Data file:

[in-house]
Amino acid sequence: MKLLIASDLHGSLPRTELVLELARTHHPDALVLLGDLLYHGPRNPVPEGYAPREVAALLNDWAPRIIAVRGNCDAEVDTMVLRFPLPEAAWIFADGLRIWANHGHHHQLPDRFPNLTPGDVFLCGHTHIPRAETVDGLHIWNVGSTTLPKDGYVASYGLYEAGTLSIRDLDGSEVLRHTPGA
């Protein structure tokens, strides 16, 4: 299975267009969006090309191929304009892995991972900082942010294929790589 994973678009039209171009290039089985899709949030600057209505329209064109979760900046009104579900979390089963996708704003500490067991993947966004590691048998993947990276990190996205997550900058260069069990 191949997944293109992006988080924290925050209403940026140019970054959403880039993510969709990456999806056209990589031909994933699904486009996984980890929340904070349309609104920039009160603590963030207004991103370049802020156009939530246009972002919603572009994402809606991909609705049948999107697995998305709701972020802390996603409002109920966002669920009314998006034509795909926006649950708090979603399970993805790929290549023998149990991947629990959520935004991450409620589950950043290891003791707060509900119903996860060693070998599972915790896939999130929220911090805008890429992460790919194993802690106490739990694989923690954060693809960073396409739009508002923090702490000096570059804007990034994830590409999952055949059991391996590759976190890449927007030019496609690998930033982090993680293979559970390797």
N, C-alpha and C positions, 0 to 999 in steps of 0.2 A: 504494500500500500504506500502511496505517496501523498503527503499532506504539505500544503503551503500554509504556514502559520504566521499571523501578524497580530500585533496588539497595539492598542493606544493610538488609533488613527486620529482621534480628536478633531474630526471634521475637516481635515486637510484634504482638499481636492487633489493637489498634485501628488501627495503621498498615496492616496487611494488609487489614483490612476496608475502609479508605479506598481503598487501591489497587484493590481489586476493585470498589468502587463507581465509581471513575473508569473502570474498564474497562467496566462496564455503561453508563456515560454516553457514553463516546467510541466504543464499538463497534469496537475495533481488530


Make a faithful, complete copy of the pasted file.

[in-house]
Amino acid sequence: MKLLIASDLHGSLPRTELVLELARTHHPDALVLLGDLLYHGPRNPVPEGYAPREVAALLNDWAPRIIAVRGNCDAEVDTMVLRFPLPEAAWIFADGLRIWANHGHHHQLPDRFPNLTPGDVFLCGHTHIPRAETVDGLHIWNVGSTTLPKDGYVASYGLYEAGTLSIRDLDGSEVLRHTPGA
């Protein structure tokens, strides 16, 4: 299975267009969006090309191929304009892995991972900082942010294929790589 994973678009039209171009290039089985899709949030600057209505329209064109979760900046009104579900979390089963996708704003500490067991993947966004590691048998993947990276990190996205997550900058260069069990 191949997944293109992006988080924290925050209403940026140019970054959403880039993510969709990456999806056209990589031909994933699904486009996984980890929340904070349309609104920039009160603590963030207004991103370049802020156009939530246009972002919603572009994402809606991909609705049948999107697995998305709701972020802390996603409002109920966002669920009314998006034509795909926006649950708090979603399970993805790929290549023998149990991947629990959520935004991450409620589950950043290891003791707060509900119903996860060693070998599972915790896939999130929220911090805008890429992460790919194993802690106490739990694989923690954060693809960073396409739009508002923090702490000096570059804007990034994830590409999952055949059991391996590759976190890449927007030019496609690998930033982090993680293979559970390797």
N, C-alpha and C positions, 0 to 999 in steps of 0.2 A: 504494500500500500504506500502511496505517496501523498503527503499532506504539505500544503503551503500554509504556514502559520504566521499571523501578524497580530500585533496588539497595539492598542493606544493610538488609533488613527486620529482621534480628536478633531474630526471634521475637516481635515486637510484634504482638499481636492487633489493637489498634485501628488501627495503621498498615496492616496487611494488609487489614483490612476496608475502609479508605479506598481503598487501591489497587484493590481489586476493585470498589468502587463507581465509581471513575473508569473502570474498564474497562467496566462496564455503561453508563456515560454516553457514553463516546467510541466504543464499538463497534469496537475495533481488530